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Remembrance... | by Rick Leche
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Ode to the poppy

31/10/2007 11:14:00 PM


The poppy has been an international symbol of remembrance since the 19th century Napoleonic Wars, over 110 years before it was adopted by Canada.


In November, Canadians wear scarlet poppies to pay tribute to those who have died in war and military operations. At the 11th hour of the 11th day of the 11th month – the time the Armistice of World War I was signed in 1918 – people across the country are asked to observe two minutes of silence to remember those servicemen and women who have sacrificed their lives.


The poppy has been an international symbol of remembrance since the 19th century Napoleonic Wars, over 110 years before it was adopted by Canada. A record from the time reflects on how the destruction wrought by war transformed bare land into fields of blood-red flowers which grew around the bodies of fallen soldiers.


Scarlet poppies (popaver rhoeas), long known as the corn poppy because it flourished as a weed in grain fields, grew abundantly in the trenches of the war zone. Artillery shells and shrapnel stirred up the earth and exposed the seeds to the light they needed to germinate. While the seeds of the flower can remain dormant for years, they are known to blossom spectacularly once the soil is churned.


The poppy became a lasting memorial to the fallen in Canada and the Commonwealth due largely to Lieutenant-Colonel John McCrae, a Canadian Medical Officer during the First World War. During the Battle of Ypres in 1915, Lt.-Col. McCrae wrote the poem In Flanders Fields when he saw poppies growing beside a grave of a close friend who had died in battle.


While the poppy has become a modern symbol of sacrifice, its legend reaches back thousands of years. The flower has been found in Egyptian tombs dating back 3,000 years. Homer mentions poppies in the Iliad when he compares the head of a dying warrior to that of a hanging poppy flower.


And in ancient Greece, poppies were considered sacred to Hypnos, the god of sleep. Ancient imagery depicts Hypnos with poppies in his hands and crowning his head. The doorway to his temple was also decorated with poppy blossoms. Hypnos was thought to bring prophetic dreams and relief to those suffering from grief or emotional pain.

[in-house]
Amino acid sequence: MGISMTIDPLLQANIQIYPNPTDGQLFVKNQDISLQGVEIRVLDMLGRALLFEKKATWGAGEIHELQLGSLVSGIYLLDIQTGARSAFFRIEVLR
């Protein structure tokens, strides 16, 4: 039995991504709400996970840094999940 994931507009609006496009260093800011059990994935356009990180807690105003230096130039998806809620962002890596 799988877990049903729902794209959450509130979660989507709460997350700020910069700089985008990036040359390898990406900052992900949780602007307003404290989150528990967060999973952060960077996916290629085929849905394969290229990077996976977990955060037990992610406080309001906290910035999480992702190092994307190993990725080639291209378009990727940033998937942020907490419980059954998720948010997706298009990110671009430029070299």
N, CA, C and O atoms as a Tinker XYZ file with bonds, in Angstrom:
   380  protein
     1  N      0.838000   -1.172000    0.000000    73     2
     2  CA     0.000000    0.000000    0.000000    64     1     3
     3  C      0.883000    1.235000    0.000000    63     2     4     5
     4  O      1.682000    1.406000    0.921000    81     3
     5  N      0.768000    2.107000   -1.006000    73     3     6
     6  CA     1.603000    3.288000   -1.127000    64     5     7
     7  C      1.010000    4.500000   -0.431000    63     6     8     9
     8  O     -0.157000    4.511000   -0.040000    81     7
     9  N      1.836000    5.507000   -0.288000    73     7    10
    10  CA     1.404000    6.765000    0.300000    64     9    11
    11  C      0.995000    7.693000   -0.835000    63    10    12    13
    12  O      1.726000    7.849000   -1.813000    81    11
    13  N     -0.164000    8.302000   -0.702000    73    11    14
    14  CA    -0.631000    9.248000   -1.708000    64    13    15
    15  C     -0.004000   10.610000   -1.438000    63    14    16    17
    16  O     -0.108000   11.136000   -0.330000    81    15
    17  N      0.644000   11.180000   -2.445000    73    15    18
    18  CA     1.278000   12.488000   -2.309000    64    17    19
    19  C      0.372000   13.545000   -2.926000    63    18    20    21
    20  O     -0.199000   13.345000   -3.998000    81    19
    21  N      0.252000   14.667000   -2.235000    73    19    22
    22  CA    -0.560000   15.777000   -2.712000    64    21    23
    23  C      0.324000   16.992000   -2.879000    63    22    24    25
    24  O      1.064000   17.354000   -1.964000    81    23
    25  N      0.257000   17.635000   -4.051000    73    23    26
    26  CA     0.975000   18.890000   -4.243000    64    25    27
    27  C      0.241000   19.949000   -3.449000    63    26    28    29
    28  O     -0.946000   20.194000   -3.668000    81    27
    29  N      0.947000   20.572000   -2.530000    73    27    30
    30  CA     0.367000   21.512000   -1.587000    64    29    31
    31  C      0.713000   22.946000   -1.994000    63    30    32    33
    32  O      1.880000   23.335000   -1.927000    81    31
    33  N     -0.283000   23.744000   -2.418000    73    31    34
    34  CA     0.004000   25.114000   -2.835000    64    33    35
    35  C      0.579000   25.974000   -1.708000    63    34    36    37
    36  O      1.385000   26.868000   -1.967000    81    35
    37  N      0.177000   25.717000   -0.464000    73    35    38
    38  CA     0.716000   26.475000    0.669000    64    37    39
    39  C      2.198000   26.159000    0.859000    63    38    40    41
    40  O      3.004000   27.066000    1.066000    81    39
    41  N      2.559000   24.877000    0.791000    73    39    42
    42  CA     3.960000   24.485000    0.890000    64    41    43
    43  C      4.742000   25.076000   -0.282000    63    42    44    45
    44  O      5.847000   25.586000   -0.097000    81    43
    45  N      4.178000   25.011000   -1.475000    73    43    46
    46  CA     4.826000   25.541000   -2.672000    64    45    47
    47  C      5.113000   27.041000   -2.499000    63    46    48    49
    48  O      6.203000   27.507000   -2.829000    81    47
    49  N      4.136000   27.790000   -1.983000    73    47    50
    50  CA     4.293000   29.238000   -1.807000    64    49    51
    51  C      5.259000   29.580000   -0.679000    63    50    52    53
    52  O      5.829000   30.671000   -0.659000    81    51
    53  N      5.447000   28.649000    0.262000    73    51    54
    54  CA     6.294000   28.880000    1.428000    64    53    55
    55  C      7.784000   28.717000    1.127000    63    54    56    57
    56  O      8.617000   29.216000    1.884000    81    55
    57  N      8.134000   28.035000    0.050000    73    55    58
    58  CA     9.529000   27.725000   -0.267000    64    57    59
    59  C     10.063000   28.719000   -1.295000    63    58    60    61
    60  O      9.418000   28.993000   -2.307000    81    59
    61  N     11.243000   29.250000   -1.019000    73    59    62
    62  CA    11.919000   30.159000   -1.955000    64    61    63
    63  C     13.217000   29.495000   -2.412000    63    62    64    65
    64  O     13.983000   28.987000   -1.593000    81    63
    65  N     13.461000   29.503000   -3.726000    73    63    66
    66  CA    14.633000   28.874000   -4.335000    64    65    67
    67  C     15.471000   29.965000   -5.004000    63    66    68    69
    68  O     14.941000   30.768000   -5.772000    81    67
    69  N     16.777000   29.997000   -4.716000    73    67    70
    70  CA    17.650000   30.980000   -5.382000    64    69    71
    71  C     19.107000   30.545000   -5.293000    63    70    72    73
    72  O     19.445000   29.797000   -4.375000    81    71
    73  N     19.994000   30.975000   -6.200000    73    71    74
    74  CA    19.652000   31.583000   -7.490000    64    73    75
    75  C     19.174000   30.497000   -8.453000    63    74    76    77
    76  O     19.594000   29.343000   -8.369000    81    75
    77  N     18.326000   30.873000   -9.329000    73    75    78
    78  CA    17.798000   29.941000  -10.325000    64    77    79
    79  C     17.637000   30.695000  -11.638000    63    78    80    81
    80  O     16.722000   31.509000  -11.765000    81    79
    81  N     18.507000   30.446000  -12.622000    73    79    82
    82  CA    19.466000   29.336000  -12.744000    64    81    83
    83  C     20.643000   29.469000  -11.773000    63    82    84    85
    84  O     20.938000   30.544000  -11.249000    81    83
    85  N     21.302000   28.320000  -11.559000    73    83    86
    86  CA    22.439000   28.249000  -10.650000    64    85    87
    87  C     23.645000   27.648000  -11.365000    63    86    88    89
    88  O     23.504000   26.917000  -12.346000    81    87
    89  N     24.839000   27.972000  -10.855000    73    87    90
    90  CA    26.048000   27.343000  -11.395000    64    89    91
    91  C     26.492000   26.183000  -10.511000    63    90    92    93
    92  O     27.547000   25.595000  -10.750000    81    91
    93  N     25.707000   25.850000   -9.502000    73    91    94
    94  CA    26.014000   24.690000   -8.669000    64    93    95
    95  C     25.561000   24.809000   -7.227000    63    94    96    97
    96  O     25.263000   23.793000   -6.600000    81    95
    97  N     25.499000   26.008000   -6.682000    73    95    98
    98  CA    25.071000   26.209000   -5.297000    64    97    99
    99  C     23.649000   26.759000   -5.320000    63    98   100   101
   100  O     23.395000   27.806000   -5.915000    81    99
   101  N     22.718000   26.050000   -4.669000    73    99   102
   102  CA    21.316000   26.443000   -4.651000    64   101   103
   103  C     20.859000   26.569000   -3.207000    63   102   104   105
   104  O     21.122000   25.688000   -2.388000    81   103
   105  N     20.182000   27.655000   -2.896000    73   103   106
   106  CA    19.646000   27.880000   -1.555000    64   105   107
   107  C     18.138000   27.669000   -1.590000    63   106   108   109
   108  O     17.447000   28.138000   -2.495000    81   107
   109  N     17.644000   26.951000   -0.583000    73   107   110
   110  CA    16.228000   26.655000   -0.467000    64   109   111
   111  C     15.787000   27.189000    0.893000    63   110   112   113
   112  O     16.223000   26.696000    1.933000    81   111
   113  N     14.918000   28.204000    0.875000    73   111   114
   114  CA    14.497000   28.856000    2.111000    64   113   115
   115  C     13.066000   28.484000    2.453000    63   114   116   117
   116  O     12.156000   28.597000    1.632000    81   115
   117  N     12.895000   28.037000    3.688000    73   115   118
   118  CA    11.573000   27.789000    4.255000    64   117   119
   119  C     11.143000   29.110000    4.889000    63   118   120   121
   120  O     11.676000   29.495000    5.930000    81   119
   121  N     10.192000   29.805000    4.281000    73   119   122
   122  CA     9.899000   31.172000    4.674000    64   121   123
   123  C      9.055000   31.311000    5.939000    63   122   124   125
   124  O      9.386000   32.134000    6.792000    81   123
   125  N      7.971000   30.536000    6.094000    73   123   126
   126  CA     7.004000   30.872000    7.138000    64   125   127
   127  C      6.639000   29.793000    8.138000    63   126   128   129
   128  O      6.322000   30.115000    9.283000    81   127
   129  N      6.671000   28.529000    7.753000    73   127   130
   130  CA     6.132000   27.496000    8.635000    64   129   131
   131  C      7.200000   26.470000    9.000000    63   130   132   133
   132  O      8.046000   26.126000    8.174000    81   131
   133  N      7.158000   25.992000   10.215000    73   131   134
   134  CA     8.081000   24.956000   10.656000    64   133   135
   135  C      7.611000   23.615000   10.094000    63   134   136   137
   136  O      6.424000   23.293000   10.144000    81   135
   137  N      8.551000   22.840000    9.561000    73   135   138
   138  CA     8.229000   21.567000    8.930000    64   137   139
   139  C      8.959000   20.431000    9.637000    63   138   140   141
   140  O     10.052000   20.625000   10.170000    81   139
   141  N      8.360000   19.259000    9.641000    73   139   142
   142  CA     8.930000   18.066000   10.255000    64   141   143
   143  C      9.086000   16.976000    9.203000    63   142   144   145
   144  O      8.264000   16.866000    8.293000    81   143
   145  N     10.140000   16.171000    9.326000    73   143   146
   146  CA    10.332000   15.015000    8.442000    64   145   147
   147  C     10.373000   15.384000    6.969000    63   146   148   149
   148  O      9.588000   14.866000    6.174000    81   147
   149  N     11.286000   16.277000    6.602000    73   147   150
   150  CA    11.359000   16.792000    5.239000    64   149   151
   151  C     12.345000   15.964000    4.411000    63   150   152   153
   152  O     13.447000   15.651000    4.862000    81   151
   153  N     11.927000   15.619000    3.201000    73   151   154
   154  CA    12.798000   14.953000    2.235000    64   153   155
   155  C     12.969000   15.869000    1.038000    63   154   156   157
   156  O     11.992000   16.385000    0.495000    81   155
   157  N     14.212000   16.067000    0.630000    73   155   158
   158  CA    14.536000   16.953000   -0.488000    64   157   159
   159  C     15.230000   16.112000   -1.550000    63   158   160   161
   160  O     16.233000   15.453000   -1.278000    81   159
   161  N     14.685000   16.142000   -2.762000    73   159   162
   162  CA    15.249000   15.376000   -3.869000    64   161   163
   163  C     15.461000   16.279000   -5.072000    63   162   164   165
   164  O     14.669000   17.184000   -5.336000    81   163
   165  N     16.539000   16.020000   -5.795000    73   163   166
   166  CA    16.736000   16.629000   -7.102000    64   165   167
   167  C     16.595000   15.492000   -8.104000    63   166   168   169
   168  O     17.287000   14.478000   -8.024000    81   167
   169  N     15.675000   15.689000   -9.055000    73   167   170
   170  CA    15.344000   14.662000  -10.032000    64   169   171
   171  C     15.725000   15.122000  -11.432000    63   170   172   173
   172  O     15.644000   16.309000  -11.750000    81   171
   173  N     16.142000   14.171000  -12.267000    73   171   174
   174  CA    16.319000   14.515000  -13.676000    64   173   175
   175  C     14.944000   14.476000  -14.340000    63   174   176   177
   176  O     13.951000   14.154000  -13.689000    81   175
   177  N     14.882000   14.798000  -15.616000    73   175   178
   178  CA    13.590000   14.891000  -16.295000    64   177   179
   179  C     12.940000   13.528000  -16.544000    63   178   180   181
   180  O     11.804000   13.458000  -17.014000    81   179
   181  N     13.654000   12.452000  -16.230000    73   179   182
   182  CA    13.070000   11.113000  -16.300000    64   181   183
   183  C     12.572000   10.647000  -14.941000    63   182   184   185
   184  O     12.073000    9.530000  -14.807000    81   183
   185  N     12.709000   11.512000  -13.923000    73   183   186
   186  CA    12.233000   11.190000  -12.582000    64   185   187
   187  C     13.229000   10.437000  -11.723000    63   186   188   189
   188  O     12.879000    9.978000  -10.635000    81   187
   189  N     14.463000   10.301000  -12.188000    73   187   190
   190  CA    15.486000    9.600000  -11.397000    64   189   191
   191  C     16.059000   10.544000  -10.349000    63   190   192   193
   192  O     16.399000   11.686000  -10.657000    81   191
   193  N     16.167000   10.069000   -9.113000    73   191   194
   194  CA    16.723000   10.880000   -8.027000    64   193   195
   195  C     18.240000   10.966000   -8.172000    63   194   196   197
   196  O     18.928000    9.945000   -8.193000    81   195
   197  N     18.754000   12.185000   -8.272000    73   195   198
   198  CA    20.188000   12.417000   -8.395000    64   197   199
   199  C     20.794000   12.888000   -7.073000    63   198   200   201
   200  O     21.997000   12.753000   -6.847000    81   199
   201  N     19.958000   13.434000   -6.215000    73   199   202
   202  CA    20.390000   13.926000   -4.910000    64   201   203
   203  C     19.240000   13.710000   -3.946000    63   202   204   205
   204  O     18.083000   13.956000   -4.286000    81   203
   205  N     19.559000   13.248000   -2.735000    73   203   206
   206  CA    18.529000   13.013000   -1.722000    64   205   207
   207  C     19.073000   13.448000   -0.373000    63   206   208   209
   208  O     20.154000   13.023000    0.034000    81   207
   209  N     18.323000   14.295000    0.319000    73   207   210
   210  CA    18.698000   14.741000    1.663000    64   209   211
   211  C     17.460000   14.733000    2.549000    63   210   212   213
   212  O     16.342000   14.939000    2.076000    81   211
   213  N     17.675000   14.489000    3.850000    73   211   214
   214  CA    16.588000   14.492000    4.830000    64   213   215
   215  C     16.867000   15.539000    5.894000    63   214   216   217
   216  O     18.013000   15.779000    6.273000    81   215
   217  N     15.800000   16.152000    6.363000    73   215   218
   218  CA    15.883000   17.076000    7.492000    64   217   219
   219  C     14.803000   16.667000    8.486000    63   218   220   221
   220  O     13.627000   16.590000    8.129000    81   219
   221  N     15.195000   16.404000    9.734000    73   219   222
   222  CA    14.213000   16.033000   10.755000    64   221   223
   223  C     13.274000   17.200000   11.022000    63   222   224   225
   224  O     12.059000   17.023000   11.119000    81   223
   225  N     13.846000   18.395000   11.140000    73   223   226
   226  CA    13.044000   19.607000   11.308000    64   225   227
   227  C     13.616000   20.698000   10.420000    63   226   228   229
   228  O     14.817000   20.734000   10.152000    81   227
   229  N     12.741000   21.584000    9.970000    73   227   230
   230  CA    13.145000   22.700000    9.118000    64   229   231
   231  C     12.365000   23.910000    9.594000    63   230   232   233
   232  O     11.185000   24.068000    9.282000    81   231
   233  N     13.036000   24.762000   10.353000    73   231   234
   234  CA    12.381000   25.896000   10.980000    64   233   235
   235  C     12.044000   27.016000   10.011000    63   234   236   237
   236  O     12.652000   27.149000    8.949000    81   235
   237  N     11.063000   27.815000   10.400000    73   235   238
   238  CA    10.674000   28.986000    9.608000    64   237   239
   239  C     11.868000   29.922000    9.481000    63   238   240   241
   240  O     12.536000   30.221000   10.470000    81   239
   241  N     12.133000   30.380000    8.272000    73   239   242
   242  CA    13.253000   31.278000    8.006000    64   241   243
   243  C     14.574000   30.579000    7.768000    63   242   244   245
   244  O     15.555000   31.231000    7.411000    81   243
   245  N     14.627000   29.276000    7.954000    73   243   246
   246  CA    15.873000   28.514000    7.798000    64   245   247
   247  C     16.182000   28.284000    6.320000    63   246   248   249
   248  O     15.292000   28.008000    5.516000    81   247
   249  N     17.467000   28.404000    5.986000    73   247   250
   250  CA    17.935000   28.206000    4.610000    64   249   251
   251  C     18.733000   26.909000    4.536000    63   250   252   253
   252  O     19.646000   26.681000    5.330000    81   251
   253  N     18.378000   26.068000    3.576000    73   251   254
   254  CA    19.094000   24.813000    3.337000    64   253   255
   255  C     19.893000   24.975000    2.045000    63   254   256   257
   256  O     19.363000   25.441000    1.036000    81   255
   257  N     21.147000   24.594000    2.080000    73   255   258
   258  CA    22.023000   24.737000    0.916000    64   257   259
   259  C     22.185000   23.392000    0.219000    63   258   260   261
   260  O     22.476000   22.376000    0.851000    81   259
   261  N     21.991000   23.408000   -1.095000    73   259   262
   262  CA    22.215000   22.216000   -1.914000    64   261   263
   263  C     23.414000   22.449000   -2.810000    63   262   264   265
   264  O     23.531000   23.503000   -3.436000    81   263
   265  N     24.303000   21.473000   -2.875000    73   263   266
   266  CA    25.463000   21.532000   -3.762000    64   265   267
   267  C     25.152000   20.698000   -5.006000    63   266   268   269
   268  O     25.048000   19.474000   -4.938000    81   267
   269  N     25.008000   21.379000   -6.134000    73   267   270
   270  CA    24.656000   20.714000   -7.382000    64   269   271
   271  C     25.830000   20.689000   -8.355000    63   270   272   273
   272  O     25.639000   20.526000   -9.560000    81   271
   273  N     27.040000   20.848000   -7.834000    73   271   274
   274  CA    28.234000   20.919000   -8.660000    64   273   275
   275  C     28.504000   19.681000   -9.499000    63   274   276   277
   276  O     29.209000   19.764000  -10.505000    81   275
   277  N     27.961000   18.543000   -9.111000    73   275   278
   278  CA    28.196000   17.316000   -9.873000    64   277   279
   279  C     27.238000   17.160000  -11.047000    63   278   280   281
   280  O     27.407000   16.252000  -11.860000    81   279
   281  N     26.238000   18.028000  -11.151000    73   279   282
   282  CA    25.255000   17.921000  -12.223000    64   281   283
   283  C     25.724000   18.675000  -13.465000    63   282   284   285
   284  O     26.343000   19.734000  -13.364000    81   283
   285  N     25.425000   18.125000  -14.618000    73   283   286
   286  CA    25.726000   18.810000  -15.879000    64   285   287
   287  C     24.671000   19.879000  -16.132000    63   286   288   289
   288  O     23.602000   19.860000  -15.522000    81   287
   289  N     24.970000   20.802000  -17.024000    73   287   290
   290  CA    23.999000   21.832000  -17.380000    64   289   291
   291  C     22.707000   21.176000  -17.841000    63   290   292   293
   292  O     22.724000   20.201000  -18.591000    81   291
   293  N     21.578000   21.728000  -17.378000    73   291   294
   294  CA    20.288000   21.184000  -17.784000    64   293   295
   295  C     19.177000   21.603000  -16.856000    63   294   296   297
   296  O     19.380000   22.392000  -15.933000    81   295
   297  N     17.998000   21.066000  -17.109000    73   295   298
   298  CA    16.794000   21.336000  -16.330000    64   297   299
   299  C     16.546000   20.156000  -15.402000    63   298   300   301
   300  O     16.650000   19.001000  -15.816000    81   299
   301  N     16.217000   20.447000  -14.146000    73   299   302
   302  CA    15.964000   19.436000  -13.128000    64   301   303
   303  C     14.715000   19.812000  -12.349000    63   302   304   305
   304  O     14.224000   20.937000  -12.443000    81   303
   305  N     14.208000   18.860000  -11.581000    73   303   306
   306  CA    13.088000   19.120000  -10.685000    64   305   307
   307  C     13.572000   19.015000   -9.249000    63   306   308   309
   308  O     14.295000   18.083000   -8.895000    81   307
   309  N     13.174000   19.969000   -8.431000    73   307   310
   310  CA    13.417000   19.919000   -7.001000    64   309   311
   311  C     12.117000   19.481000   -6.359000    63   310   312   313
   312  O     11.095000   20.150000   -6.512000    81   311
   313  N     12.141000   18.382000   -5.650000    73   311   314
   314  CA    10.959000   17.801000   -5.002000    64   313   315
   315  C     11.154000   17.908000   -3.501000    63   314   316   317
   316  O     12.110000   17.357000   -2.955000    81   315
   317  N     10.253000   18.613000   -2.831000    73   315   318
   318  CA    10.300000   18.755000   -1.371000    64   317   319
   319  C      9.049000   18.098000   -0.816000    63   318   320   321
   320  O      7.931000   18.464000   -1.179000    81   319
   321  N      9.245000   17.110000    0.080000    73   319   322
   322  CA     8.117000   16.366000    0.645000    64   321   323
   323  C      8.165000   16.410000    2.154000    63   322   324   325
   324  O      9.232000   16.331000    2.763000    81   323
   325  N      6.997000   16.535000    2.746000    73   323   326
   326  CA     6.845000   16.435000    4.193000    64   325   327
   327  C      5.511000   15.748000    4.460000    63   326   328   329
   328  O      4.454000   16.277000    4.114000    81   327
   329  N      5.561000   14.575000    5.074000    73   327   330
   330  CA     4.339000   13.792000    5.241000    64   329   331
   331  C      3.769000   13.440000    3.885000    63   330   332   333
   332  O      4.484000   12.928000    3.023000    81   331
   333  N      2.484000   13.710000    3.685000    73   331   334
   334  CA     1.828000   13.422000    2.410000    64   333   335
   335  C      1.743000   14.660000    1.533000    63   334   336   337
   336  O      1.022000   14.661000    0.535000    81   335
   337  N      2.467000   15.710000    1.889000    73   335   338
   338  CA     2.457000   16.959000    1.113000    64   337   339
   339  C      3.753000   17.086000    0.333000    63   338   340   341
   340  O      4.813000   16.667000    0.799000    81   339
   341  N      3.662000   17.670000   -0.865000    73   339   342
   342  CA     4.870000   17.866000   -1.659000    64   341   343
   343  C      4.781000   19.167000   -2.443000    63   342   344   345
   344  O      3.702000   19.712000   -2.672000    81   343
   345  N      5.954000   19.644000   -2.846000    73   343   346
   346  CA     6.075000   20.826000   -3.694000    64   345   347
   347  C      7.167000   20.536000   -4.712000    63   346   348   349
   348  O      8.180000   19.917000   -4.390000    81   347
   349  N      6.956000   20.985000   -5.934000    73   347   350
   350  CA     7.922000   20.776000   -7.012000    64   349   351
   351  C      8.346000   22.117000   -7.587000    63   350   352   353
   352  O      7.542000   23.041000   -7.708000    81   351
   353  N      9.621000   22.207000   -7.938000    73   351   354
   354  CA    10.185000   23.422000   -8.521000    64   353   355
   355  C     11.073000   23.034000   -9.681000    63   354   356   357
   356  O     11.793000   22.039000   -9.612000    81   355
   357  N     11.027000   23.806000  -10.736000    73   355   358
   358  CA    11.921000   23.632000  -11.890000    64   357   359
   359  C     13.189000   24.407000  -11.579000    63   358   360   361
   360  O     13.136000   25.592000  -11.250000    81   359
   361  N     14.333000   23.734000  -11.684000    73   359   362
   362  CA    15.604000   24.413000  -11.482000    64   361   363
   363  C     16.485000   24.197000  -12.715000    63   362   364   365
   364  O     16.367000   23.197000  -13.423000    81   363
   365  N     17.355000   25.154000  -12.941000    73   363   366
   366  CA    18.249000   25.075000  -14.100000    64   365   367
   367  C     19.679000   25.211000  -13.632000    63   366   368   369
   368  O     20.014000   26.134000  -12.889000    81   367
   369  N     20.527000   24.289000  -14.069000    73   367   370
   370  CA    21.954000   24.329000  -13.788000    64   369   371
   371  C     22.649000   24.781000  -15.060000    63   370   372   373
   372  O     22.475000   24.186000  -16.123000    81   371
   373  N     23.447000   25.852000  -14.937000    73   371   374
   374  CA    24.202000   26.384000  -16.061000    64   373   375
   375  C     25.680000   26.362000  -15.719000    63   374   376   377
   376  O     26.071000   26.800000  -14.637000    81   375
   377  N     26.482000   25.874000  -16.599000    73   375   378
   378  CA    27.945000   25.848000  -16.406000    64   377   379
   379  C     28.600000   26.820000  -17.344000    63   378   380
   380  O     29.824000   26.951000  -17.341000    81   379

Ancient Greeks thought that poppies were a sign of fertility. Poppy seeds were thought to induce vitality and strength so Greek athletes were given mixtures of poppy seeds, honey, and wine.


The Romans knew the god Hypnos as Somnus, which is echoed in the flower's Latin name Papaver somniferum - somnus ferre - bringer of sleep. The poppy was also associated with Thanatos, or Hades the Lord of Dead, and of eternal sleep.


Poppies can also be linked to the Mogul leader, Genghis Khan. In the 12th and 13th centuries, the Mogul Emperor led his warriors on campaigns south to India, and west to Russia as far as the Black Sea. According to legend, pure white poppies erupted on churned up battlefields drenched with blood.


(And while Oriental poppies contain opium, the corn poppy, does not. And remember when Dorothy fell asleep in a field of flowers in the Wizard of Oz? The flowers were poppies.)


The first artificial poppies as memorial symbols were distributed in Canada in 1921. Today the volunteer donations from the distribution of millions of poppies are an important source of revenue for the Royal Canadian Legion that goes toward various programs helping ex-servicemen and women.


Information from:


In Flanders Fields


In Flanders fields the poppies blow

Between the crosses, row on row,

That mark our place; and in the sky

The larks, still bravely singing, fly

Scarce heard amid the guns below.


We are the Dead. Short days ago

We lived, felt dawn, saw sunset glow,

Loved, and were loved, and now we lie

In Flanders Fields.


Take up our quarrel with the foe:

To you from failing hands we throw

The torch; be yours to hold it high.

If ye break faith with us who die

We shall not sleep, though poppies grow

In Flanders fields.


- John McCrae, 1915


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Uploaded on November 11, 2007